When first the Squire took to neglecting his guns all set it down to a passing dejection of spirit. He alone knew that he nursed a wound incurable unless his son returned, and that this distaste was but an early stage in his ailing. Being a man of reserved and sensitive soul, into which no fellow-creature had been allowed to look, he told his secret to no one, not even to his wife. She–a Roman Catholic and devout–had lived for many years almost entirely apart from him, occupying her own rooms, divided between her books and the spiritual consolations of Father Halloran, who had a lodging at the Court and a board of his own. In spite of the priest’s demure eye and neat Irish wit, the three made a melancholy household.

“As melancholy as a nest of gib cats,” said old Macklin. “And I feel it coming over me at nights up at my cottage. How’s a man to sleep, knowing the whole place so scandalously overstocked–the birds that tame they run between your legs–and no leave to use a gun, even to club ’em into good manners?”

“Leave it to Charley Hannaford,” growled Jim bitterly. “He’ll soon weed us out neat and clean. I wonder the Squire don’t pay him for doing our work.”

The head-keeper looked up sharply. “Know anything?” he asked laconically.

Jim answered one question with another. “See Hannaford’s wife in church last Sunday?”

“Wasn’t there–had too much to employ me walking the coverts. I believe a man’s duty comes before his church-going at this time o’ year; but I suppose there’s no use to argue with a lad when he’s courting.”

“Courting or not, I was there; and, what’s more, I had it reckoned up for me how much money Bess Hannaford wore on her back. So even going to church may come in useful, Sam Macklin, if a man’s got eyes in his head.”

“Argyments!” sniffed the head-keeper. “You’ll be some time lagging Charley Hannaford with argyments. Coverts is coverts, my son, and Bow Street is Bow Street. Keep ’em separate.”

“Stop a minute. That long-legg’d boy of his is home from service at Exeter. Back in the summer I heard tell he was getting on famous as a footman, and liked his place. Seems to have changed his mind, or else the Hannafords are settin’ up a footman of their own.” (Jim, when put out, had a gift of sarcasm.)

“Bow Street again,” said Macklin stolidly, puffing at his pipe. “Anything more?”

“Well, yes,”–Jim at this point began to drawl his words–“you’ve cast an eye, no doubt, over the apple heaps in Hannaford’s back orchard?”

Macklin nodded.

“Like the looks o’ them?”

“Not much. Anything more?”

Jim’s gaze wandered carelessly to the horizon, and his drawl grew slower yet as he led up to his triumph. “Not much–only I took a stroll down to town Saturday night, and dropped in upon Bearne, the chemist. Hannaford had been there that afternoon buying nux vomica.”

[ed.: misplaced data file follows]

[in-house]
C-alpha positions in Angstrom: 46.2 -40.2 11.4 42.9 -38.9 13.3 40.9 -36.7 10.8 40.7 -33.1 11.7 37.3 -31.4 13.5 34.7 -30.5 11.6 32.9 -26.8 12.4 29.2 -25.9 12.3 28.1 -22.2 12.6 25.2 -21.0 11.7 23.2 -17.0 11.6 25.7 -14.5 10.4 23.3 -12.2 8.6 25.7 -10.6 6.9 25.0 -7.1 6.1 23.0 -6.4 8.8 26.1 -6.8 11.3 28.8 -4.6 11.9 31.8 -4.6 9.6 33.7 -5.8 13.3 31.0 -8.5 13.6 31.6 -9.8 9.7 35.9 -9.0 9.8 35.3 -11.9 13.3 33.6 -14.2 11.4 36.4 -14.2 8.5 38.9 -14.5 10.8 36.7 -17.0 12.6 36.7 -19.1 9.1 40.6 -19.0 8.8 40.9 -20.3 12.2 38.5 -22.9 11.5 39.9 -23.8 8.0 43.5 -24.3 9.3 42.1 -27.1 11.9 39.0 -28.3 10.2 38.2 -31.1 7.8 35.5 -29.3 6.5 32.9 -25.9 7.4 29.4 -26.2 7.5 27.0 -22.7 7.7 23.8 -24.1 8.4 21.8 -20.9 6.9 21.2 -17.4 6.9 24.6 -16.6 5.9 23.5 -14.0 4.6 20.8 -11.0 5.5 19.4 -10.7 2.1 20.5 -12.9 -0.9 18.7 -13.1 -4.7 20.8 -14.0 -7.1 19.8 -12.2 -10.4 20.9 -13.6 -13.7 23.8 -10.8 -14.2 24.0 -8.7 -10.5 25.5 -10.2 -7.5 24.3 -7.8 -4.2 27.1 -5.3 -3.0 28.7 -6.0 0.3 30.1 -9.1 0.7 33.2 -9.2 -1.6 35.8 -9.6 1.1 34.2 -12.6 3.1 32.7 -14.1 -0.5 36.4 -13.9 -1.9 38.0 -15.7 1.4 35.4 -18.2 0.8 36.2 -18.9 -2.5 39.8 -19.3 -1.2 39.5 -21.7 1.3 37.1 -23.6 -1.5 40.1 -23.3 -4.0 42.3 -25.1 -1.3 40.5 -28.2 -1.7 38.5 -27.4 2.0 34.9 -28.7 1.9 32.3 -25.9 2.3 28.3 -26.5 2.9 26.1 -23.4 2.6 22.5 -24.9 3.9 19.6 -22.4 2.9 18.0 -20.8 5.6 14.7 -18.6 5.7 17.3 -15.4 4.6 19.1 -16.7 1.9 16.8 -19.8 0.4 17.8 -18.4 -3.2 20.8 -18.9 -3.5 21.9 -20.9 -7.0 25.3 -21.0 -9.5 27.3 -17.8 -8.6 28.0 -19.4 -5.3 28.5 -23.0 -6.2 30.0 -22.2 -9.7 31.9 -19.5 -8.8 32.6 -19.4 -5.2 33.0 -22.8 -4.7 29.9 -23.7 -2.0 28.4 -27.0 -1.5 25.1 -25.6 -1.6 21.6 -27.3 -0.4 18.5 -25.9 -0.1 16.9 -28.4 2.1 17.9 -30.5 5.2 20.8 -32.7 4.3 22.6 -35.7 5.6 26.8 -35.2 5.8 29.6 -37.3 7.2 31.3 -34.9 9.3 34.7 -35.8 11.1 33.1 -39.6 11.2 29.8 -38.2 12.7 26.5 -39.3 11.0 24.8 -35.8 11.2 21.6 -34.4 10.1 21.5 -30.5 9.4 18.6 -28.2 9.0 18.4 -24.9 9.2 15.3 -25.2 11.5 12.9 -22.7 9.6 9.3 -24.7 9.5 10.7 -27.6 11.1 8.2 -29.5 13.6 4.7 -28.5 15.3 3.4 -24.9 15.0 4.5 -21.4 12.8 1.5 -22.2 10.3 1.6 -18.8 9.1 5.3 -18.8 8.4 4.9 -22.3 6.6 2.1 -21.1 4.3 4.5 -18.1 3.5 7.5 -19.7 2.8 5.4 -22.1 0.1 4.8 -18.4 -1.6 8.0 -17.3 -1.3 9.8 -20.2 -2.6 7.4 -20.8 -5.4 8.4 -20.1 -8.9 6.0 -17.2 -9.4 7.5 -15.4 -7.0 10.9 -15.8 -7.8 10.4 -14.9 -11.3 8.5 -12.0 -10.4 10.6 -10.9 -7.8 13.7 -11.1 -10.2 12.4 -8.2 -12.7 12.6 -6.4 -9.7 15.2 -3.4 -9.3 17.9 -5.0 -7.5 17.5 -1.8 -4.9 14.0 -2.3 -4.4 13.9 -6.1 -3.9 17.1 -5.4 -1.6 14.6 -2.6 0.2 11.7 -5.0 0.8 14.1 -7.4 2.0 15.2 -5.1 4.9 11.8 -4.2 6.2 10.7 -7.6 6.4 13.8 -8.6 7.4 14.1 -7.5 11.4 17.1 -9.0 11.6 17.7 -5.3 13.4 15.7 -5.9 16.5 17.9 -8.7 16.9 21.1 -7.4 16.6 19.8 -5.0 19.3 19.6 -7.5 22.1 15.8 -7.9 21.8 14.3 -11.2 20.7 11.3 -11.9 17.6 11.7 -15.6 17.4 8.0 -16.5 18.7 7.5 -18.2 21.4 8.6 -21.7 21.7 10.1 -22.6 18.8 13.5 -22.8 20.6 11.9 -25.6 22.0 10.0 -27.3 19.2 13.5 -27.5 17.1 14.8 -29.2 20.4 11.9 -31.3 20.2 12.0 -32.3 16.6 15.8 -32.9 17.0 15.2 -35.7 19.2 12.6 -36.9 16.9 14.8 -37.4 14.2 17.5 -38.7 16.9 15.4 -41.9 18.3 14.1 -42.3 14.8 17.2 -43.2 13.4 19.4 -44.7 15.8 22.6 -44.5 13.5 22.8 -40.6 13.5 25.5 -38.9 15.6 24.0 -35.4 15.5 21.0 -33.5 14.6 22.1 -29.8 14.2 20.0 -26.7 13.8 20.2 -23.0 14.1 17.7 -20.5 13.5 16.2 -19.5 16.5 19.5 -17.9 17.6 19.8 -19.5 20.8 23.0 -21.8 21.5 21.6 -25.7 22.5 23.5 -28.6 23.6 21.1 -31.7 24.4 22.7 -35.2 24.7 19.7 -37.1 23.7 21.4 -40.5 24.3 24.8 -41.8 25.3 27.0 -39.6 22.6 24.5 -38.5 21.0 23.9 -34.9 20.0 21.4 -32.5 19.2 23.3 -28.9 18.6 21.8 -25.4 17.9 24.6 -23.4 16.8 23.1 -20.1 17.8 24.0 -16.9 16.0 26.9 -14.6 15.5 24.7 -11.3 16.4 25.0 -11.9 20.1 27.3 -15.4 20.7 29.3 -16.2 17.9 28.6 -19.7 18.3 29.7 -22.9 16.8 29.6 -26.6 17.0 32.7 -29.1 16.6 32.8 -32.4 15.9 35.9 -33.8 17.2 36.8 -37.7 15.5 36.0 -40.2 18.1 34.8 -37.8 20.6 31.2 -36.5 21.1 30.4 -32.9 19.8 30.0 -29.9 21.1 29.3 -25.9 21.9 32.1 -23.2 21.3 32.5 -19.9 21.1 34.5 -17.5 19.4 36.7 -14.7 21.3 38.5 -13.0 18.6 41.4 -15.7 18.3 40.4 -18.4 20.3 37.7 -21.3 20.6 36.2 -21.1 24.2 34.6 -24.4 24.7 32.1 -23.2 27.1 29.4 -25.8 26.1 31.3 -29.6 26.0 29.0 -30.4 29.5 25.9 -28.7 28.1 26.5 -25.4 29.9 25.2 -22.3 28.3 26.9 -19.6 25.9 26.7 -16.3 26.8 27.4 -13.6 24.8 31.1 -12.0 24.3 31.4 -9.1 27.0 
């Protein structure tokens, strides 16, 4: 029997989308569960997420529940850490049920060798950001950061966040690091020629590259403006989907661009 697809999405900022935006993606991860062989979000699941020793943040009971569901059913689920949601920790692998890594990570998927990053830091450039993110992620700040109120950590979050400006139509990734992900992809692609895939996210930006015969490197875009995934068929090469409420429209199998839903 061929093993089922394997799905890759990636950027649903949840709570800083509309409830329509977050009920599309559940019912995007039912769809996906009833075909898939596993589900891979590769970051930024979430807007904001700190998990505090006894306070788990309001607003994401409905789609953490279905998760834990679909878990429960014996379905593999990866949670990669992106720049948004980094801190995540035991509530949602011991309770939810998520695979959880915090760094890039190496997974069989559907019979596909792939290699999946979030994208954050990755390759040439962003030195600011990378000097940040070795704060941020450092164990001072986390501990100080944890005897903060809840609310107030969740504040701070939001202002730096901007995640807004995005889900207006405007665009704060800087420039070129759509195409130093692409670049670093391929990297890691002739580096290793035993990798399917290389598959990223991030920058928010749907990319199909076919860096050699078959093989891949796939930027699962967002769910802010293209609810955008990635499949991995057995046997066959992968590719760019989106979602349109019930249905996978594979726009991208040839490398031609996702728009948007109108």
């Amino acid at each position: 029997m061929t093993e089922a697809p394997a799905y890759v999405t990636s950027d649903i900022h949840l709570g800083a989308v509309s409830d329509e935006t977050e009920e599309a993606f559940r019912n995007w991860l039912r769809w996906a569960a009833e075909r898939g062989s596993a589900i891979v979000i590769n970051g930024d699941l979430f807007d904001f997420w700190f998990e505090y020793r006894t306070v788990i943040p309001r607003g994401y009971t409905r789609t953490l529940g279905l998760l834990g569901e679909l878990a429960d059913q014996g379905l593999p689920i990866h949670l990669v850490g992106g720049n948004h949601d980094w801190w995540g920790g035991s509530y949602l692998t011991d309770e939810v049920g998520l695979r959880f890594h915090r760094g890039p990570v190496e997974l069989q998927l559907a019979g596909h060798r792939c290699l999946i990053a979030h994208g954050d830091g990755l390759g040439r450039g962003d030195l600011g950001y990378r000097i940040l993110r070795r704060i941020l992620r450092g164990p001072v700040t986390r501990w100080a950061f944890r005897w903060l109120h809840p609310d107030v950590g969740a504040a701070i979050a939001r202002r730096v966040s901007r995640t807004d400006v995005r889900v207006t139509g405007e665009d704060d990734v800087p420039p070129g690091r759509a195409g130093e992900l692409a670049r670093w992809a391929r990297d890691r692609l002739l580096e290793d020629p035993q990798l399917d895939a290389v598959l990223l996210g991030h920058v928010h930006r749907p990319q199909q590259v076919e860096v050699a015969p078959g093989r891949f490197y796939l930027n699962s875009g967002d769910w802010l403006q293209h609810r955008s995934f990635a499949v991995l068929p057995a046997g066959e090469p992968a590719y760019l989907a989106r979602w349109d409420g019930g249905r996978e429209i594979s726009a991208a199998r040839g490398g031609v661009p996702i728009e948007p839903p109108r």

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“No?” The elder man was startled, and showed it. “The gormed rascal! That was a clever stroke of yours, though, I will say.”

Jim managed to conceal his satisfaction with a frown. “If I don’t get a charge of buckshot somewhere into Charles Hannaford between this and Christmas I’m going to enlist!” he announced.

But Macklin did not hear, being occupied for the moment with this new evidence of Hannaford’s guile, which he contemplated, be it said, more dispassionately than did Jim. In Jim there rankled a venomous personal grudge, dating from the day when, having paid an Exeter taxidermist for a beautifully stuffed Phasianus colchicus, he had borne the bird home, cunningly affixed it to a roosting-bough, and left it there looking as natural as life. On arriving at the tree early next morning he found Macklin (to whom he had not imparted the secret) already there, and staring aloft with a puzzled grin. Someone had decorated the bird during the night with a thin collar of white linen. “Very curious,” explained Macklin; “I got a ‘nonamous letter last night, pushed under my door, and tellin’ me there was a scandalous ring-necked bird roosting hereabouts. The fellow went on to say he wouldn’t have troubled me but for knowing the Squire to be so particular set against this breed, and wound up by signing himself ‘Yours truly, A WELL WISHER.’”

The worse of it was that Macklin found the joke too good to keep it to himself: by this time the whole countryside knew of Jim’s visit to the “tackydermatist,” and maddening allusions to it had kept Jim’s temper raw and his fists pretty active.